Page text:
def open path, mode, &b
fd = open_file path, mode
b.call fd
ensure
fd.close
end
end

this is the general pattern you use to force resource deallocation.
note that
it’s your responsiblity and that ruby does nothing special to make sure
it
happens.

-a


#7

On 3/24/07, removed_email_address@domain.invalid removed_email_address@domain.invalid wrote:

there are two issues here

  • the fd, which is released at the end of the block

Released in the sense that File.open closes the file handle after
execution of the block when a block is given.

  • any ruby variables, which will only be freed by the GC

I’ve got to quibble with this. It’s objects which are freed by the
GC, not variables. The distinction between objects and
variables(references) is subtle, but it also trips up a lot of newbies
which is why I’m going into this.

Ruby variables are simply ‘slots’ which reference objects.

Method or block temporaries (pretty much the same thing in 1.8) and
method parameters exist on the call stack and go away when the call
stack is popped.

Instance variables are value slots in a hash table pointed to by an
object. These variables live as long as the object does, or until
they are removed with remove_instance_variable.

Class variables and Constants are similarly associated with a Class
or Module object, and Globals are kept in a global registry.

So other than the variables which exist on the call stack, variables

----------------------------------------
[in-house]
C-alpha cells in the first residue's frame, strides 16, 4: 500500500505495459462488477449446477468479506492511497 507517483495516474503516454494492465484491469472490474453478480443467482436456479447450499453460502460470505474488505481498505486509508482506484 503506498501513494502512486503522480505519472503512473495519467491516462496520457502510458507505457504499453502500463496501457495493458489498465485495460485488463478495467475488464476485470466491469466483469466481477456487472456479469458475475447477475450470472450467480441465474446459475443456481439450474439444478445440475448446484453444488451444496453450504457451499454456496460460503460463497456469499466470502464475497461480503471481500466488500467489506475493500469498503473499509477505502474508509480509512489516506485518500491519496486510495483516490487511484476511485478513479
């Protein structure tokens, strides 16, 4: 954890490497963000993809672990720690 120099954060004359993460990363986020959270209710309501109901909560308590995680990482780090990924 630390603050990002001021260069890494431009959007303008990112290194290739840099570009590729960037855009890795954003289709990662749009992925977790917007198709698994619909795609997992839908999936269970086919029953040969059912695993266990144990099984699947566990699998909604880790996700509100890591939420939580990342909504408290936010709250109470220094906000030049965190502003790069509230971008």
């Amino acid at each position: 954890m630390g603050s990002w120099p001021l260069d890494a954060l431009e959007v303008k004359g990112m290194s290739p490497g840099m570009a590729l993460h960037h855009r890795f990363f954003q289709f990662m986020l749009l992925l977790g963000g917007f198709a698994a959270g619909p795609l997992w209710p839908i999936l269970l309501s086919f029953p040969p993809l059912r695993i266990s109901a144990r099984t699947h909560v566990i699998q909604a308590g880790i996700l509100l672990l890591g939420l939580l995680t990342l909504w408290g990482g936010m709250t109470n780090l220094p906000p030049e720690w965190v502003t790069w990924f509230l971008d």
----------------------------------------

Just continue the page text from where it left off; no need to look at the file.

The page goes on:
are never automatically freed.

But an object becomes a candidate to be freeded (actually to have its
space reclaimed) by the GC when there are no variables reachable by
following chains of variable references starting with either variables
on the stacks of any threads, or constants (actually constants in the
root namespace)

Also this only makes the object a candidate for GC, there is no
guarantee of how soon, if ever, after all references to an object are
gone that an object will be reclaimed by the GC. Which is why it’s a
bad idea to rely on finalization to clean up external resources
associated with an object.

Rick DeNatale

My blog on Ruby
http://talklikeaduck.denhaven2.com/


#8

Thanks to everyone for the responses. It turns out I was mislead by
this example I had in mind:

handle = nil
File.open(“test.txt”, “w”) { |f|
f.puts “line 1”
handle = f
}
handle.puts “line 2”

In my mind, I thought that assigning “handle” to “f” would prevent the
file from being closed. But now that I actually run the code, I see
the exception on the second puts. (In retrospect, I must have been
thinking in terms of perl.)